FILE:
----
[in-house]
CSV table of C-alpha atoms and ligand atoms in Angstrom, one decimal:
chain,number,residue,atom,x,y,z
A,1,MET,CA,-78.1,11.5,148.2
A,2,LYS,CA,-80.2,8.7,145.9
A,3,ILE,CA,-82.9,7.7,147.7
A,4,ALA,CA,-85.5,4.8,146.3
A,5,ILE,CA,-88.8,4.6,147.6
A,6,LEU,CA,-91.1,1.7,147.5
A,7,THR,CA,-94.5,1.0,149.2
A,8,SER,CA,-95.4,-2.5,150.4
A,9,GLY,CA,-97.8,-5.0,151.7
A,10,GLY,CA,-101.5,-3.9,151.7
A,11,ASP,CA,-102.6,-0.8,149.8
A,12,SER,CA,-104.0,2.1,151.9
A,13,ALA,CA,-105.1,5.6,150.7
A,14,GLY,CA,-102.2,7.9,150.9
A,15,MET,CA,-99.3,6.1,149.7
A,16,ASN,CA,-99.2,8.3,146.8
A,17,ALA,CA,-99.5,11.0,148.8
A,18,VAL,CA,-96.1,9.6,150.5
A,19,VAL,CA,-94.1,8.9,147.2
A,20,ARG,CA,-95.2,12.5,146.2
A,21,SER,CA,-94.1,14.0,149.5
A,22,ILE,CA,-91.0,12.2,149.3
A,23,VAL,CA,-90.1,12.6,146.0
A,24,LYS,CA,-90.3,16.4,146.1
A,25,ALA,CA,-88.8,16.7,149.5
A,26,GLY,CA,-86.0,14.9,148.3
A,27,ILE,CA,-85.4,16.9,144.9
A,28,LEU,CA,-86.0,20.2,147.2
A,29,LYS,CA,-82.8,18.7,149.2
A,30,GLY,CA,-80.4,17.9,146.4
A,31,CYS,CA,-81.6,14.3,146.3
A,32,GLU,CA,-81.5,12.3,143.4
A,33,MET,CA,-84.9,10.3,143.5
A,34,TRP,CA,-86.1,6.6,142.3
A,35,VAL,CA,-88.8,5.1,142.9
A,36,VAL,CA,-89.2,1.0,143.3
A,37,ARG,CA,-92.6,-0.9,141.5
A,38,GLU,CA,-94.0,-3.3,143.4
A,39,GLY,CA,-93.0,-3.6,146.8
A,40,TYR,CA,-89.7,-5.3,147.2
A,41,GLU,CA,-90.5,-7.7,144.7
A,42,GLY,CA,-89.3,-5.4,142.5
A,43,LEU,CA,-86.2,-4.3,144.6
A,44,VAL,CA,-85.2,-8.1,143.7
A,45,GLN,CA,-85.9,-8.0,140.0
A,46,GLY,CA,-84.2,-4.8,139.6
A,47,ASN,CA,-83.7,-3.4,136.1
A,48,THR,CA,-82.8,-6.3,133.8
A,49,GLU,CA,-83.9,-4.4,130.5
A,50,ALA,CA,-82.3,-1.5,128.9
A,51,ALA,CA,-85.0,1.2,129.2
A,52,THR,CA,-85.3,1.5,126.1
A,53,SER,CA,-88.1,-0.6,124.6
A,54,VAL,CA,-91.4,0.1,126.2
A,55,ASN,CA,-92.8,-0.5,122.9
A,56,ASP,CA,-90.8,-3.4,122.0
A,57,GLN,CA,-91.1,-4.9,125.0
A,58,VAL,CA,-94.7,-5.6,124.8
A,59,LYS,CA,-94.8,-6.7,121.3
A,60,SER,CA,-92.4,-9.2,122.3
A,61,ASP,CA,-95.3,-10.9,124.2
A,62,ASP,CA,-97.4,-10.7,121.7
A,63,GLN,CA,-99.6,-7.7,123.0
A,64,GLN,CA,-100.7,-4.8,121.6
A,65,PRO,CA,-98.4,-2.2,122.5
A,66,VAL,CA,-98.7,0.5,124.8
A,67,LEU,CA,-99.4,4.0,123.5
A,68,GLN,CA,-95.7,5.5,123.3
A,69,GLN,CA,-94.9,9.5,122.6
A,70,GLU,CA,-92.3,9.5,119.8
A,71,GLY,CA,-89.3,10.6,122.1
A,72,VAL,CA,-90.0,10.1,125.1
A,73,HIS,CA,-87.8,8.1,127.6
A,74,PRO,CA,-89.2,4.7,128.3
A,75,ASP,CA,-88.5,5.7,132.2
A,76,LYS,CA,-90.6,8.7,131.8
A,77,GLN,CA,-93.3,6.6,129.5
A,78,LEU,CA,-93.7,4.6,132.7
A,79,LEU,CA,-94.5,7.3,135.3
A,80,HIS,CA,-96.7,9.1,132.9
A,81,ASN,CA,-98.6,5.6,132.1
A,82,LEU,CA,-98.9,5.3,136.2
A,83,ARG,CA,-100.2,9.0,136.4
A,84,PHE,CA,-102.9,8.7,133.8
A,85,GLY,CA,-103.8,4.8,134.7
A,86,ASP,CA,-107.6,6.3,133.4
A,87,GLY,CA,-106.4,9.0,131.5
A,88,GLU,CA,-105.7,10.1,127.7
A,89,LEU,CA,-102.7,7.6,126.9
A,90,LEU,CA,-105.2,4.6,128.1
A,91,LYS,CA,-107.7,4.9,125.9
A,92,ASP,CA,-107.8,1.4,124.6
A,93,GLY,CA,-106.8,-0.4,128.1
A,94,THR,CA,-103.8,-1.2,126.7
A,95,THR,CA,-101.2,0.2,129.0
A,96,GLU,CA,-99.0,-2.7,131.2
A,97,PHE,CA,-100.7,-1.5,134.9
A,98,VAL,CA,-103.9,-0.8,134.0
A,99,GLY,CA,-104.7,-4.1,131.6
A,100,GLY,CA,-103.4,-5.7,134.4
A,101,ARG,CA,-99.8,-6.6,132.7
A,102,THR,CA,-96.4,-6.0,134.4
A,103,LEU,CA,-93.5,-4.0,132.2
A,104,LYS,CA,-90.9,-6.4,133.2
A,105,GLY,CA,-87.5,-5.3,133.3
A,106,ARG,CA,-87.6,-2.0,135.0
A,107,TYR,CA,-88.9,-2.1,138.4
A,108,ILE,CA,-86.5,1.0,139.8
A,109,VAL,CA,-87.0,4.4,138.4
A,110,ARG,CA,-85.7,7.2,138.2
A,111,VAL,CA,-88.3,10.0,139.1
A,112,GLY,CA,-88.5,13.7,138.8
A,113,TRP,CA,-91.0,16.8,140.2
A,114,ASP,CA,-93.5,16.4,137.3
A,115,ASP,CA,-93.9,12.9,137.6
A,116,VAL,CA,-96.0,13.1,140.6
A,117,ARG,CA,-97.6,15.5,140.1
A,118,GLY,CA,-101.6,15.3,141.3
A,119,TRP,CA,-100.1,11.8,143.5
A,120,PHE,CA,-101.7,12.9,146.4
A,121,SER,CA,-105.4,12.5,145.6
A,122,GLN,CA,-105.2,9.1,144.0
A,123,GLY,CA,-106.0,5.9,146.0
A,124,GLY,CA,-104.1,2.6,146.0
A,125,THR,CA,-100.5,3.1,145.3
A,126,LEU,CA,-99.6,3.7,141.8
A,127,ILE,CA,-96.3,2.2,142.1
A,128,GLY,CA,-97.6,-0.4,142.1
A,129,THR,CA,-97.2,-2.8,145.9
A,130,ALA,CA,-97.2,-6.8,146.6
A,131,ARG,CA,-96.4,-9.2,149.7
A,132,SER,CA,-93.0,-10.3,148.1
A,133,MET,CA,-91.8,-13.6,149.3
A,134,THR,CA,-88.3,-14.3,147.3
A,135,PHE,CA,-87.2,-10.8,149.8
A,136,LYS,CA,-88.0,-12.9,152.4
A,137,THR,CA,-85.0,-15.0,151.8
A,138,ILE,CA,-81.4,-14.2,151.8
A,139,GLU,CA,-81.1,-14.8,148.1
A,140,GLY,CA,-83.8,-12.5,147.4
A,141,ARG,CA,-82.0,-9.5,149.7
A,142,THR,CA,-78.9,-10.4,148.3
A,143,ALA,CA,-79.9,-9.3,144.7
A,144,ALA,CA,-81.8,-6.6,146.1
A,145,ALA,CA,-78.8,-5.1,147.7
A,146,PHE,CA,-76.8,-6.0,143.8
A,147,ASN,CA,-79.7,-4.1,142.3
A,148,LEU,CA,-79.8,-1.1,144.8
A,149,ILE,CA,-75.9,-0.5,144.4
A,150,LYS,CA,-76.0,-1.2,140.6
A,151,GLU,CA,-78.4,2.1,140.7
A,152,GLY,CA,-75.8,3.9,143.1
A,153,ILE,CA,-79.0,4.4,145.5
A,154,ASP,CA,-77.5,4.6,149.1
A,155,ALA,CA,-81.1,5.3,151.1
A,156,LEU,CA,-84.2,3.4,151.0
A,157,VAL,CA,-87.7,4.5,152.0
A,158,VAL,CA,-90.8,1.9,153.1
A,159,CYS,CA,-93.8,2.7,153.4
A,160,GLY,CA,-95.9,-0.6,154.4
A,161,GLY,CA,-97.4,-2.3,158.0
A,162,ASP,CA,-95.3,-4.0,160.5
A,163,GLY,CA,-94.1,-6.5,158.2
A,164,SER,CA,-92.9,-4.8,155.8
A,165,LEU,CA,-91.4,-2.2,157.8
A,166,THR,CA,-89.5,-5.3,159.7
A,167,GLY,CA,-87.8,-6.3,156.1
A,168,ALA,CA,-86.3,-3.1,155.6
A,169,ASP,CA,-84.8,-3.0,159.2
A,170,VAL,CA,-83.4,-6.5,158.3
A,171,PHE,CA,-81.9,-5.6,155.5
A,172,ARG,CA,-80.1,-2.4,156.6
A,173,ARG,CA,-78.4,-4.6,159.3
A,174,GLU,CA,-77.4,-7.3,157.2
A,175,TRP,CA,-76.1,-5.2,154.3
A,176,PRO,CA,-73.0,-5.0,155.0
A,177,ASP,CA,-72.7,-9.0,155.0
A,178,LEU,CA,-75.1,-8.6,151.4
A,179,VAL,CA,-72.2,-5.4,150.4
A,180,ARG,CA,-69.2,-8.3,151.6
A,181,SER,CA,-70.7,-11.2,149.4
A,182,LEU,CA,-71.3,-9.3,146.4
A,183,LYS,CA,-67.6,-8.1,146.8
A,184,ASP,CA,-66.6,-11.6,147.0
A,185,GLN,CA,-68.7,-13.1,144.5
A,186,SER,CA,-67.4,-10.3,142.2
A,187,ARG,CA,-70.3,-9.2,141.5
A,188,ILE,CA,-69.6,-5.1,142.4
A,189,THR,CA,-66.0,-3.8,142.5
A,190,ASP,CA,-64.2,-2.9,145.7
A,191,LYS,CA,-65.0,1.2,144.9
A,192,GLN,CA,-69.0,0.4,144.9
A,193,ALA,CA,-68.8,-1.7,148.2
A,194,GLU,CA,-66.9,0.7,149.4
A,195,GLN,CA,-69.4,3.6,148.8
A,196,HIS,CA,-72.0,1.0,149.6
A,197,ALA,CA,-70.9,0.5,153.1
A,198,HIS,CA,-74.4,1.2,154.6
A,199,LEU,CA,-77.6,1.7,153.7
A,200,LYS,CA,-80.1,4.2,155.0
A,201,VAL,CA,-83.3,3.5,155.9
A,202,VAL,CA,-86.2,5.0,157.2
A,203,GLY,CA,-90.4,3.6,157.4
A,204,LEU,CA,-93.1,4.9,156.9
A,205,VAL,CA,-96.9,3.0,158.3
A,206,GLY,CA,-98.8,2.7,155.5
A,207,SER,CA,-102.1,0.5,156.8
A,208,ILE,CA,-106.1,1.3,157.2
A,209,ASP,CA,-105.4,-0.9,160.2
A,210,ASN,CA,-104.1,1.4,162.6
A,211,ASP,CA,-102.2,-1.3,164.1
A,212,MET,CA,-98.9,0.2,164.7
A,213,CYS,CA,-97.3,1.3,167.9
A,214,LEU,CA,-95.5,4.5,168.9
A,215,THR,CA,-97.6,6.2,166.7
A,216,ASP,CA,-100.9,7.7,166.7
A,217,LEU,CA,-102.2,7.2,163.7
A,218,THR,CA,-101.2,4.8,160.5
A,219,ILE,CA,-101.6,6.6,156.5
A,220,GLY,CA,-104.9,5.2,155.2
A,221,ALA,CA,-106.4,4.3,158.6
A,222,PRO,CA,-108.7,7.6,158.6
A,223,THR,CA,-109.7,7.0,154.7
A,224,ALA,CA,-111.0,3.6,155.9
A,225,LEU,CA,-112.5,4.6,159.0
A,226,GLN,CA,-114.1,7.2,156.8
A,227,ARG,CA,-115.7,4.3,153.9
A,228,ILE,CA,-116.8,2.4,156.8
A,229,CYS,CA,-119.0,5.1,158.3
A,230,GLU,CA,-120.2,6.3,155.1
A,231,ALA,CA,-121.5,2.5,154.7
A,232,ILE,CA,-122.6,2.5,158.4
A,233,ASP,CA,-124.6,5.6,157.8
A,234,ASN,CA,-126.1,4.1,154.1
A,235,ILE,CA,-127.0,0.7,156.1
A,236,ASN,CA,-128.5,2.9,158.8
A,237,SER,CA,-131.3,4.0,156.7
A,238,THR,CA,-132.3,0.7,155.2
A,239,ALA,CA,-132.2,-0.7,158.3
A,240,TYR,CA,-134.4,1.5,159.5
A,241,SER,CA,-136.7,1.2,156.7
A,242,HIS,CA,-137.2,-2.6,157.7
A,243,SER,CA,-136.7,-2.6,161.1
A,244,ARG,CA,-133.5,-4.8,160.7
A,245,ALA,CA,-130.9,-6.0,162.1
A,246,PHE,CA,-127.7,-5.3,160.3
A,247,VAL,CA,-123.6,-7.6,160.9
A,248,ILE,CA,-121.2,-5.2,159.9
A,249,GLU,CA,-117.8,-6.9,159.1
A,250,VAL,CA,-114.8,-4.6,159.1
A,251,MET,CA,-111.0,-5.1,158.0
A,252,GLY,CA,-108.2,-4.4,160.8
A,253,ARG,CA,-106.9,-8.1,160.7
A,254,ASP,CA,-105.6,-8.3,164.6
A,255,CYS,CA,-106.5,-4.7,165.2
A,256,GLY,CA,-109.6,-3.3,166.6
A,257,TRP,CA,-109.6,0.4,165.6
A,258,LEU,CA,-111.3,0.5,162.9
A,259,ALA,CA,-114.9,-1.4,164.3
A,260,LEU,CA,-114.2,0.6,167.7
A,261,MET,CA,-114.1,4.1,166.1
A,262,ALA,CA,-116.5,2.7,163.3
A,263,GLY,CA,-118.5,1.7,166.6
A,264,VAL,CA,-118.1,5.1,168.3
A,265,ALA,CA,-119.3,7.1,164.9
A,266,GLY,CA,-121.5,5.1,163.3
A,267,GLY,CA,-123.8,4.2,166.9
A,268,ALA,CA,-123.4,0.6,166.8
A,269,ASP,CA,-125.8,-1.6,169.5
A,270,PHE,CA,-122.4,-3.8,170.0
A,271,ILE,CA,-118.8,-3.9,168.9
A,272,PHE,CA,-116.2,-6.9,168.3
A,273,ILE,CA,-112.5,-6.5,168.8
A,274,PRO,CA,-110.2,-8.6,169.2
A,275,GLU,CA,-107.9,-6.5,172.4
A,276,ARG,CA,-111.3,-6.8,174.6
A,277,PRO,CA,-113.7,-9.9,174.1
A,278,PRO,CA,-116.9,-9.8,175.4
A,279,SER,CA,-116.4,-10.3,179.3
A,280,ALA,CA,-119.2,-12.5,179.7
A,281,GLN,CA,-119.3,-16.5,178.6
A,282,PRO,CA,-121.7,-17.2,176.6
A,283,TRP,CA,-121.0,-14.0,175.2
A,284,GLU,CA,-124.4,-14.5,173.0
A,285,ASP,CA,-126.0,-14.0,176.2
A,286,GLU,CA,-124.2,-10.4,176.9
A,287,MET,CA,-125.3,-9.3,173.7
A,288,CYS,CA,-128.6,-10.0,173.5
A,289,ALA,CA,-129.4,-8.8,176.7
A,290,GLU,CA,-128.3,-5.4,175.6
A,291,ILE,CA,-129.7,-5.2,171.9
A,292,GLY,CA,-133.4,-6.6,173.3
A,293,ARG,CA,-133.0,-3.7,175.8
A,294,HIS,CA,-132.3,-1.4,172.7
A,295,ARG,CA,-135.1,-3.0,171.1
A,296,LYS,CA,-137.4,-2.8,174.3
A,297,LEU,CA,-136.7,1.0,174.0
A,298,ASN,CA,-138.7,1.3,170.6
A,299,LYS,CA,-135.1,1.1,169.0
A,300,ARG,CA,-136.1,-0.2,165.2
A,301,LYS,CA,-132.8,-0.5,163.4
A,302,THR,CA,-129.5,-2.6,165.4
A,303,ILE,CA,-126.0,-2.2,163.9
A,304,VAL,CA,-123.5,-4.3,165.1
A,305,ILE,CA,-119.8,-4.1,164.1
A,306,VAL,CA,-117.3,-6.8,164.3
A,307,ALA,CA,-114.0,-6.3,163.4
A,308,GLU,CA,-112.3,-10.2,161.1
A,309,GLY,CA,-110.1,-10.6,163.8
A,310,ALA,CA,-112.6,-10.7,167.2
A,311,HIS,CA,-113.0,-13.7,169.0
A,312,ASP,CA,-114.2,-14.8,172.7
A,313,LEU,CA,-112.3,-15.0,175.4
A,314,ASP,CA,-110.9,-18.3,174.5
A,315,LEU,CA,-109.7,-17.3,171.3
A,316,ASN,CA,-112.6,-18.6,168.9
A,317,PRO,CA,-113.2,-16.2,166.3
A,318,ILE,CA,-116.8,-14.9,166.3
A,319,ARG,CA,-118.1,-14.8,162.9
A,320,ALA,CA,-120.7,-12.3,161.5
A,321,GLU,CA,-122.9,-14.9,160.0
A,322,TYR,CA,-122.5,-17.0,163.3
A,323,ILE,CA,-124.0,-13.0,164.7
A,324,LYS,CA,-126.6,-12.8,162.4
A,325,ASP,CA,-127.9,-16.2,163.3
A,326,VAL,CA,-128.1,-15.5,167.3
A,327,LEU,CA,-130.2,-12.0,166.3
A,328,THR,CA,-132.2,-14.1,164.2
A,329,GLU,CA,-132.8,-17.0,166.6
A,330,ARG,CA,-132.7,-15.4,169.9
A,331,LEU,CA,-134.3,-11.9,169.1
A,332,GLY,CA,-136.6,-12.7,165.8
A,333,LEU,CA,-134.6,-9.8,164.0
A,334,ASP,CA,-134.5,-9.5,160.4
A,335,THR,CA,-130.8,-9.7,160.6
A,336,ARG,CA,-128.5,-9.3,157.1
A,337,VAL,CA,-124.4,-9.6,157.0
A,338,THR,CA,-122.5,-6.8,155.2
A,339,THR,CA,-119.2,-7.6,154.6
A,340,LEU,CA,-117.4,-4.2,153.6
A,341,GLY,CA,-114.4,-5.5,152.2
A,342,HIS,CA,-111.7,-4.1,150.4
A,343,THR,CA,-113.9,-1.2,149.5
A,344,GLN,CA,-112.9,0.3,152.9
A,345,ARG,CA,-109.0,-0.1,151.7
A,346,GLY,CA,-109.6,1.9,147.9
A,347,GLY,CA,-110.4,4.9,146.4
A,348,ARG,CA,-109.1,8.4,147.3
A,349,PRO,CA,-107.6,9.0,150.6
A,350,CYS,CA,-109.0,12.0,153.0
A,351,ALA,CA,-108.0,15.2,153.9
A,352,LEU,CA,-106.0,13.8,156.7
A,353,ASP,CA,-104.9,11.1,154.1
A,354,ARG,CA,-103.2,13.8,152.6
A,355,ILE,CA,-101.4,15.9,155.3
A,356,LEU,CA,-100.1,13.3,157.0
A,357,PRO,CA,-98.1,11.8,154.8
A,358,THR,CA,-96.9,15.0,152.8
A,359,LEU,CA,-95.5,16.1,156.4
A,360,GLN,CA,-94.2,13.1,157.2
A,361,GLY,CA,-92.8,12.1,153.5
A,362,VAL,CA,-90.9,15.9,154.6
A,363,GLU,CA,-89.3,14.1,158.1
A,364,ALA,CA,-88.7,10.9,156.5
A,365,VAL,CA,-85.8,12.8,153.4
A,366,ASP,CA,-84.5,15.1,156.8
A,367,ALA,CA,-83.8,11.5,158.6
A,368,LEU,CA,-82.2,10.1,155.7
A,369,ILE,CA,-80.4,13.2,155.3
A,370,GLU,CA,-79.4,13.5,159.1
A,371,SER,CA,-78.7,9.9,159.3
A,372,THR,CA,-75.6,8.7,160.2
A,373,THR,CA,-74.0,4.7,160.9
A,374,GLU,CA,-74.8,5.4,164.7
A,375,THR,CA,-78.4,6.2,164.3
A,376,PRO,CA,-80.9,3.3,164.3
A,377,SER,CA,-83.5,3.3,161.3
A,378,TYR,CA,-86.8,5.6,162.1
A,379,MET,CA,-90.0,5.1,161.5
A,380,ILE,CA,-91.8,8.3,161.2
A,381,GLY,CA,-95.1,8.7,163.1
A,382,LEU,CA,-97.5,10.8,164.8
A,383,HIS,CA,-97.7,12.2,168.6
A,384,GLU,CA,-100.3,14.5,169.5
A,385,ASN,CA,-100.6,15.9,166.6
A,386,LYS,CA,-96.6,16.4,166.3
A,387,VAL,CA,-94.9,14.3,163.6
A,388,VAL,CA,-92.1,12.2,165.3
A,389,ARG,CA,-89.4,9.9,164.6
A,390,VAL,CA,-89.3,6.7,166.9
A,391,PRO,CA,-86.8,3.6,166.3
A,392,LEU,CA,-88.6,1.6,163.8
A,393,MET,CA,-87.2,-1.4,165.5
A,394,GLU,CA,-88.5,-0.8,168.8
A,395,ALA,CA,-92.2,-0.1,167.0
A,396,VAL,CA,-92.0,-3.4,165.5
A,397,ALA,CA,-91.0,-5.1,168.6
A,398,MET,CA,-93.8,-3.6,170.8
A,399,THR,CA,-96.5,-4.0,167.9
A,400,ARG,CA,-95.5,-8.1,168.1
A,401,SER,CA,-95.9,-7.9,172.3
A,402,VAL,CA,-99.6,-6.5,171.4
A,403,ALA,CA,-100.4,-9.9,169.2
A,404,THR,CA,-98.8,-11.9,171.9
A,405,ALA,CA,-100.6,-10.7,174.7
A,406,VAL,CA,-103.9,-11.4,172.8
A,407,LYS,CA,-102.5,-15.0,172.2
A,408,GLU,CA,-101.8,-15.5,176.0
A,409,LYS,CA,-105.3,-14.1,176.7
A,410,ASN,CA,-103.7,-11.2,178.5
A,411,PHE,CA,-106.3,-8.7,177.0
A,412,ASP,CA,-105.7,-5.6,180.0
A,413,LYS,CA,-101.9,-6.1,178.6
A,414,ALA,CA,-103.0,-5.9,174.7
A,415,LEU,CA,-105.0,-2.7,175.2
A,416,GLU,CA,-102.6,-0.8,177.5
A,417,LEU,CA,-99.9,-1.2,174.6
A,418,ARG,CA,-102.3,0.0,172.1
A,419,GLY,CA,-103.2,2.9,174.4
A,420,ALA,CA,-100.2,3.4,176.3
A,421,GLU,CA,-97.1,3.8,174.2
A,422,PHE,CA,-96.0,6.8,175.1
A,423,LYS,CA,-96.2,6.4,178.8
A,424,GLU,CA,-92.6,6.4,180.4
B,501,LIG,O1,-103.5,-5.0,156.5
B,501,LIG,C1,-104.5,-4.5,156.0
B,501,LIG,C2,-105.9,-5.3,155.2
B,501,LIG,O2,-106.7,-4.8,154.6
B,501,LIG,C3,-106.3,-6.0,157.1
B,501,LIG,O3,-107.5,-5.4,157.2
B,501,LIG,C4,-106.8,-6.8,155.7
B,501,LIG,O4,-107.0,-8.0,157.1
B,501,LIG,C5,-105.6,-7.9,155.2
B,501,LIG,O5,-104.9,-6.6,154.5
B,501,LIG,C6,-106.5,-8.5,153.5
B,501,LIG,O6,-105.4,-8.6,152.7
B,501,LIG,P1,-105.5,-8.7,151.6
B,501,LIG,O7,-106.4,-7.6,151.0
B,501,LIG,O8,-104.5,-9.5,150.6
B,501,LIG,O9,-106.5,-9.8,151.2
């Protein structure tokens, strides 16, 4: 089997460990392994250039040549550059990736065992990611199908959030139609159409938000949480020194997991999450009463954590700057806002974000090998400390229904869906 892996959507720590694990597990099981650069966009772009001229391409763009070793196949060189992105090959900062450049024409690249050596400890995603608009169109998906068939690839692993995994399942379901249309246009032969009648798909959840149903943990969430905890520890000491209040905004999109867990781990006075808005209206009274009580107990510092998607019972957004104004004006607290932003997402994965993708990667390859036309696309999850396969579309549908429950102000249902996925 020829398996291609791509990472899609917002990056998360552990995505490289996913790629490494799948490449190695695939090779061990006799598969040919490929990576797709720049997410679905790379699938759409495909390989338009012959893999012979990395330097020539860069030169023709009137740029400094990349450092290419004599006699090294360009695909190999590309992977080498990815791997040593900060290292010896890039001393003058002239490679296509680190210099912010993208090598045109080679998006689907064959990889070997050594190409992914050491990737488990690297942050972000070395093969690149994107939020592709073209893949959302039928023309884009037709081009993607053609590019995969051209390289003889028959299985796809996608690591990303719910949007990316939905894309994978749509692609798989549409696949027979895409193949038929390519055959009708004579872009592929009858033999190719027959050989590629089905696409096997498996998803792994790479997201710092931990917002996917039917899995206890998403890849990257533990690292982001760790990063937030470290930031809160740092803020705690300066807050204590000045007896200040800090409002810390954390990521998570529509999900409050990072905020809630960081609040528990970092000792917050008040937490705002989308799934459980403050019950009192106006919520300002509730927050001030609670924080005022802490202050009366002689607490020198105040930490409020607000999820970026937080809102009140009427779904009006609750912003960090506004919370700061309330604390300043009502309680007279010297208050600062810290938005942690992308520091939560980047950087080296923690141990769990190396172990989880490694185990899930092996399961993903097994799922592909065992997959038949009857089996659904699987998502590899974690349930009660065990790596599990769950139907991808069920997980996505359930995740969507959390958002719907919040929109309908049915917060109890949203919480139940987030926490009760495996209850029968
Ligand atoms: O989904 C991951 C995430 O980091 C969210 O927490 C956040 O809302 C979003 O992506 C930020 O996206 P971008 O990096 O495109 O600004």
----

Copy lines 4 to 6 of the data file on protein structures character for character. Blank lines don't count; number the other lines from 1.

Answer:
A,1,MET,CA,-78.1,11.5,148.2
A,2,LYS,CA,-80.2,8.7,145.9
A,3,ILE,CA,-82.9,7.7,147.7